Wednesday, September 2, 2015

Making sound judgments



Hosea 3:1–5:15, Acts 2:1–41, Job 15:10–20

On occasion someone is a position of responsibility is accused of immorality or a crime then later proven innocent. Even though the charges were proven false, that person’s life is ruined or at least changed forever. How important to make certain of what is said before charging anyone else with anything.

Perhaps God is the only one who is perfectly able to make sound judgments. For instance, His people went through all the right motions and looked righteous, but He knew their hearts. Sixteen times in two pages, God condemns His people with words like prostitute, adultery, and whoredom. Hosea says of them, “Their deeds do not permit them to return to their God. For the spirit of whoredom is within them, and they know not the Lord.” (Hosea 5:4)

What does it mean to ‘know’ God? Some of the Hebrew words translated “to know” mean the intimacy of marital relationships, but this verse uses a word that is more like acquaintance, or to become familiar with something through experience. This doesn’t mean that these people had no knowledge of God. They knew He existed and knew His requirements, but their relationship was not one of personal experience that comes through faith or trusting in Him.

No one can ‘know’ God without that personal relationship of relying on Him. These were relying on everything else, including idols, or “a piece of wood,” or their “walking staff” (Hosea 4:12), and even going “after filth,” a word that can also be translated as “following human precepts” (Hosea 5:12).

Hosea said that what they were doing was preventing their return to God. The spirit of evil was inside them and kept them from having a rich relationship with Him. These chapters are sad, depressing, and offer little hope, until the last verse. There God says, “I will return again to my place, until they acknowledge their guilt and seek my face, and in their distress earnestly seek me.” (Hosea 5:15)

God had not written them off. He offered a way out of their condemnation, a way that is consistent throughout the Bible: confess sin and earnestly seek God in humble repentance.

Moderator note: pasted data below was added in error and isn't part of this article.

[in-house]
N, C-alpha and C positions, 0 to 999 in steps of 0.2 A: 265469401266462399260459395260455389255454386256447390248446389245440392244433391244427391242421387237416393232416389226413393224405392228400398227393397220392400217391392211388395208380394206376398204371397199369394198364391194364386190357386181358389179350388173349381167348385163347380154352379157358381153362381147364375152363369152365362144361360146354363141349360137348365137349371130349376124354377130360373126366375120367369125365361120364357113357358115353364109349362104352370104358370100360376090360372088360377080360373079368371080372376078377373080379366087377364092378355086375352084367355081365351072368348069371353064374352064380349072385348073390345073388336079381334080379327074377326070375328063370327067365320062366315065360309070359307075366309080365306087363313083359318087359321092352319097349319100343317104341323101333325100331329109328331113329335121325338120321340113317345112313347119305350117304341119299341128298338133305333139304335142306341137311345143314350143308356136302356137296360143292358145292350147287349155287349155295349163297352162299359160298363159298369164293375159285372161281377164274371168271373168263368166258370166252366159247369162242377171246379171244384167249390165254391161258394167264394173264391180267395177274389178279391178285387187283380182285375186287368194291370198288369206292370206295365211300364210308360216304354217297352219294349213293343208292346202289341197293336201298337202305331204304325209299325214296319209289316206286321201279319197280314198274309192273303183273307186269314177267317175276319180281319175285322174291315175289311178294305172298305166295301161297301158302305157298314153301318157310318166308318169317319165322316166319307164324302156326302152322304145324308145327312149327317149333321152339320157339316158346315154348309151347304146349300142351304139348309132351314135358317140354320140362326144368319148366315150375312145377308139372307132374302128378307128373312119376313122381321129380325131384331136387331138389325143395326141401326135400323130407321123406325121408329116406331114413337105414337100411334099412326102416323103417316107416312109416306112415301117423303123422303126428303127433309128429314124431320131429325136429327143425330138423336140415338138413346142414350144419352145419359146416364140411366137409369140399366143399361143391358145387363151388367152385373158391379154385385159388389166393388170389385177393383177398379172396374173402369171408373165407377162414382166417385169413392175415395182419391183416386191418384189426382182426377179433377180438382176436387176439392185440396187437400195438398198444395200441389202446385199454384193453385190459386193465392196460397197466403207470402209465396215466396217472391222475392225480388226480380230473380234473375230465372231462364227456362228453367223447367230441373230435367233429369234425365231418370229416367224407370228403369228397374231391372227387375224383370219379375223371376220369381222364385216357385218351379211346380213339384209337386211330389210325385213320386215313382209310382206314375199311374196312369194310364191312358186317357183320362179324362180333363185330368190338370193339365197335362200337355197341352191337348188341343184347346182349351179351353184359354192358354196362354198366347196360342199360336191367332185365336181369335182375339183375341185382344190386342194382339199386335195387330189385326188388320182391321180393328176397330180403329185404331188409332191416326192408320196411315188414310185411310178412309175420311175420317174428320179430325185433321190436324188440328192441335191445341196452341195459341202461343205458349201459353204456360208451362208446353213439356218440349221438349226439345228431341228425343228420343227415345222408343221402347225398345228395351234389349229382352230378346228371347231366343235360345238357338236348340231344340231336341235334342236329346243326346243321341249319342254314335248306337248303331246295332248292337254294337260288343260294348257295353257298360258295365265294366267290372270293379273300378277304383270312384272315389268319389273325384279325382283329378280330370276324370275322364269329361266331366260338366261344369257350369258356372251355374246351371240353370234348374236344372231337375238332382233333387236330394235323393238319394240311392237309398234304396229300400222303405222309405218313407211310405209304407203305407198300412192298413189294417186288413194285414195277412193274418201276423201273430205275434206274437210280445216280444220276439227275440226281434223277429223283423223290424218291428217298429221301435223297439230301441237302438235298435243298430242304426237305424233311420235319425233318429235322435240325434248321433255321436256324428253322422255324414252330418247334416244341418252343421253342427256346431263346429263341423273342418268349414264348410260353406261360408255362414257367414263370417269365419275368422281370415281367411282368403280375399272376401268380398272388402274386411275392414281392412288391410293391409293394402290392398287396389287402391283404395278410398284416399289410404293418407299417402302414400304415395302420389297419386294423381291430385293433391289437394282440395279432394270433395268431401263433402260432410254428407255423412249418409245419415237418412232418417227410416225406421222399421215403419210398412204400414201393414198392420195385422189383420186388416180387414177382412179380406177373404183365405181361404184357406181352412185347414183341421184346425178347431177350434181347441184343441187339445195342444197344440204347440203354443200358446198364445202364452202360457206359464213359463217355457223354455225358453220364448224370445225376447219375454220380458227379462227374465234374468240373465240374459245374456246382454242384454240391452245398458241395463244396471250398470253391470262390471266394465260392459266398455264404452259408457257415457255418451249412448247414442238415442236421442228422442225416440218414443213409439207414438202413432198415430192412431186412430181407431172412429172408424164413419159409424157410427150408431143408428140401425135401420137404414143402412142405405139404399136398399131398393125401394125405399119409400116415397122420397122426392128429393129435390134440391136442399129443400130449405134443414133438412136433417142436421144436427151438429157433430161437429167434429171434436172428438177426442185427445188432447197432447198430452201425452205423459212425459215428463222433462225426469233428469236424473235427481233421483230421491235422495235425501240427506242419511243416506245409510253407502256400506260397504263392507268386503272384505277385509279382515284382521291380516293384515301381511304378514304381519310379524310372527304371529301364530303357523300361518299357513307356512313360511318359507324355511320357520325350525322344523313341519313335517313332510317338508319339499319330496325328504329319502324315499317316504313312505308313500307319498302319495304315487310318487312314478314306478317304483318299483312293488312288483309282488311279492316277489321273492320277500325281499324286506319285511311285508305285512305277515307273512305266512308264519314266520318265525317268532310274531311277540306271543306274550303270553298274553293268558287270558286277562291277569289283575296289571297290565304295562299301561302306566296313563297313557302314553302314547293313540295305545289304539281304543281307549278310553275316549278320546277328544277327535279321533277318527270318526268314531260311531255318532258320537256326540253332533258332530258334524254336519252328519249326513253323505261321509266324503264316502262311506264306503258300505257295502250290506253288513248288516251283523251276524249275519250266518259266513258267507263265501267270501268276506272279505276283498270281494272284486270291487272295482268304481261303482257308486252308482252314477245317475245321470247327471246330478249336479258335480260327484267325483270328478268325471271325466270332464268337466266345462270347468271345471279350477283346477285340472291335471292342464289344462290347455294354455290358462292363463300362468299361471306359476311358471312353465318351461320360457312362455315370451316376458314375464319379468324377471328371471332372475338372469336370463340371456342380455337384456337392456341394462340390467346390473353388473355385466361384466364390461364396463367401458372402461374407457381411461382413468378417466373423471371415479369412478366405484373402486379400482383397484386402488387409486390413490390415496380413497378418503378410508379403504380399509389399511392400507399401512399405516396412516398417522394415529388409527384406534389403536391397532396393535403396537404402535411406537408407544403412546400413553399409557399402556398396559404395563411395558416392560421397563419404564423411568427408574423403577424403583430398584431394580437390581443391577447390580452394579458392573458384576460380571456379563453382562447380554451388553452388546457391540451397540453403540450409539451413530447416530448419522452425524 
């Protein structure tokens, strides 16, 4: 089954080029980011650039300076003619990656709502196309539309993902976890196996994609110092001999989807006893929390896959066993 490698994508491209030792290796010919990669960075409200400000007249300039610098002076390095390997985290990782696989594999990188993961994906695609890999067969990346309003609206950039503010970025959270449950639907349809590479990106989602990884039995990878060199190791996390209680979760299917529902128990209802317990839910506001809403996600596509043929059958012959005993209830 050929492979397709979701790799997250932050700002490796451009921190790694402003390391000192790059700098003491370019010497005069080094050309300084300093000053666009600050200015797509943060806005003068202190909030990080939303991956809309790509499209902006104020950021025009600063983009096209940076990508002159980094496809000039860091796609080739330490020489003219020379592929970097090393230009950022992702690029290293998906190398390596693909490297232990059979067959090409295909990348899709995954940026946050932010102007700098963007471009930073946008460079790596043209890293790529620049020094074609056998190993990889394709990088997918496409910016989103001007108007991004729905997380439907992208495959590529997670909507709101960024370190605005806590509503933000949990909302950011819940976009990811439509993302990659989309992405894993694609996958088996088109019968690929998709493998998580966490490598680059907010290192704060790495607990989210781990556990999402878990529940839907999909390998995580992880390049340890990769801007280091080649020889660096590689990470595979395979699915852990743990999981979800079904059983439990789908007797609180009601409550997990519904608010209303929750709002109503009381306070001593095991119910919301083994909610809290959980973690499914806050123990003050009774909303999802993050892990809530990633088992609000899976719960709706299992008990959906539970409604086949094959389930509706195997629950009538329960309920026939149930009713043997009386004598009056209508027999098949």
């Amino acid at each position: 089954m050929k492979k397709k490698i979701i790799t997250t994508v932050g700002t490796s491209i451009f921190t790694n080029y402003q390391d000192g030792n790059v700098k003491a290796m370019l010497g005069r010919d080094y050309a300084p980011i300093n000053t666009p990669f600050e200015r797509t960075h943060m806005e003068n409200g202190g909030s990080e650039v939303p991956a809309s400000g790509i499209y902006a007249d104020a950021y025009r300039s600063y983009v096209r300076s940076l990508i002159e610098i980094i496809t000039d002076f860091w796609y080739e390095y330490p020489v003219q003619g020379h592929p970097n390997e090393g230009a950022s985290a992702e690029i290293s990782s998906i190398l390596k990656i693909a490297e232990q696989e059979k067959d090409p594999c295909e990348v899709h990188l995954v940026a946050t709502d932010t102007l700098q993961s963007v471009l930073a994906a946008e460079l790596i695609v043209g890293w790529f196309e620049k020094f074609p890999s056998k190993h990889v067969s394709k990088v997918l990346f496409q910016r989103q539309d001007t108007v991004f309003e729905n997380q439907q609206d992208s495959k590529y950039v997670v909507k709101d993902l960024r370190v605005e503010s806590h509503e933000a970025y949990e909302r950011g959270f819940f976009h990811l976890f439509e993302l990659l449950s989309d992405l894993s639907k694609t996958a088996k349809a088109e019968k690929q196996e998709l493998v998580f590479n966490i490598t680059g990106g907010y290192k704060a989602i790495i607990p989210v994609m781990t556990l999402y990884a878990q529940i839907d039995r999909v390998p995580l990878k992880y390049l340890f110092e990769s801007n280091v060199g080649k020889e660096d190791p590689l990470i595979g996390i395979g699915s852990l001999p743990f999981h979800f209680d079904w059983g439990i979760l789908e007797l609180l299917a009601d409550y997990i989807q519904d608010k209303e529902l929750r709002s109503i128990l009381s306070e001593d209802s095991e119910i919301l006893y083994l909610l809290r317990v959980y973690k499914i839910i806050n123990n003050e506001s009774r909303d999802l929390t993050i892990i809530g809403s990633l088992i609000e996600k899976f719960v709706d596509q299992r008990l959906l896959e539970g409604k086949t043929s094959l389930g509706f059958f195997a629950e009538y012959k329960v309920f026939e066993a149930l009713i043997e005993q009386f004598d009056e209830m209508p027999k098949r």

Job’s situation was different. His misery was not because he had walked away from God. Instead, God allowed Satan to test his faith. Yet his ‘friends’ did not understand this. In their minds, the only reason that a righteous and God-fearing man would suffer is that he had done something evil, something that required confession and repentance. One of them said to Job, “The wicked man writhes in pain all his days, through all the years that are laid up for the ruthless.” (Job 15:20) Later, Job would call them “miserable comforters” because he knew, as God also proclaimed, that their words were not right.

The most interesting thing about the words of these miserable comforters is that they do have a ring of truth in them. Wicked people sometimes do writhe in pain, while the people of God often enjoy comfort and a carefree life. However, these words of comfort were not based on the reality of Job’s situation.

A few weeks ago, I shared a problem with a friend and endured a long description of what she thought was the answer to my problem. Her words were true, but they were way off-base as far as addressing my problem. What she said did not help, but in fact actually hurt me. She may have meant well, as Job’s friends likely meant well but she made me realized the importance of being slow to give advice.

When counseling others, I must make sure that whatever I say is what God wants me to say. The spirit within me needs to be pure, yielded to the Spirit of God and considering my feeble understanding. If I rely on my own judgment, I will miss the mark.

Having God’s Spirit in control usually means some surprising results. Acts 2 tells of a few of them, such as these new Christians being “all together in one place.” That alone would change Christendom today!

The reason for their unity was that they were filled with the Spirit. They spoke in tongues but this is not unique as some cult members also speak in tongues. But the effects were amazing; all foreigners gathered in Jerusalem for Pentecost heard the gospel in their own language!

The Spirit also gave great boldness to Peter and the others as they connected the Old Testament Scriptures with their present experience. They shared Jesus Christ and people were convicted of sin (also a work of the Holy Spirit) and invited to repent. Many believed and were baptized. They were devoted to the apostles’ teaching and fellowship, the breaking of bread and prayer.

“And awe came upon every soul, and many wonders and signs were being done through the apostles. And all who believed were together and had all things in common. And they were selling their possessions and belongings and distributing the proceeds to all, as any had need. And day by day, attending the temple together and breaking bread in their homes, they received their food with glad and generous hearts, praising God and having favor with all the people. And the Lord added to their number day by day those who were being saved.” (Acts 2:42–47)

The idolaters in Hosea’s time had no such power. Job’s ‘friends’ were also powerless to comfort him. The disciples were fearful and useless until the power of the Holy Spirit filled them. My attitude and words have no power at all unless I’m totally trusting God and relying completely on His Spirit.



No comments: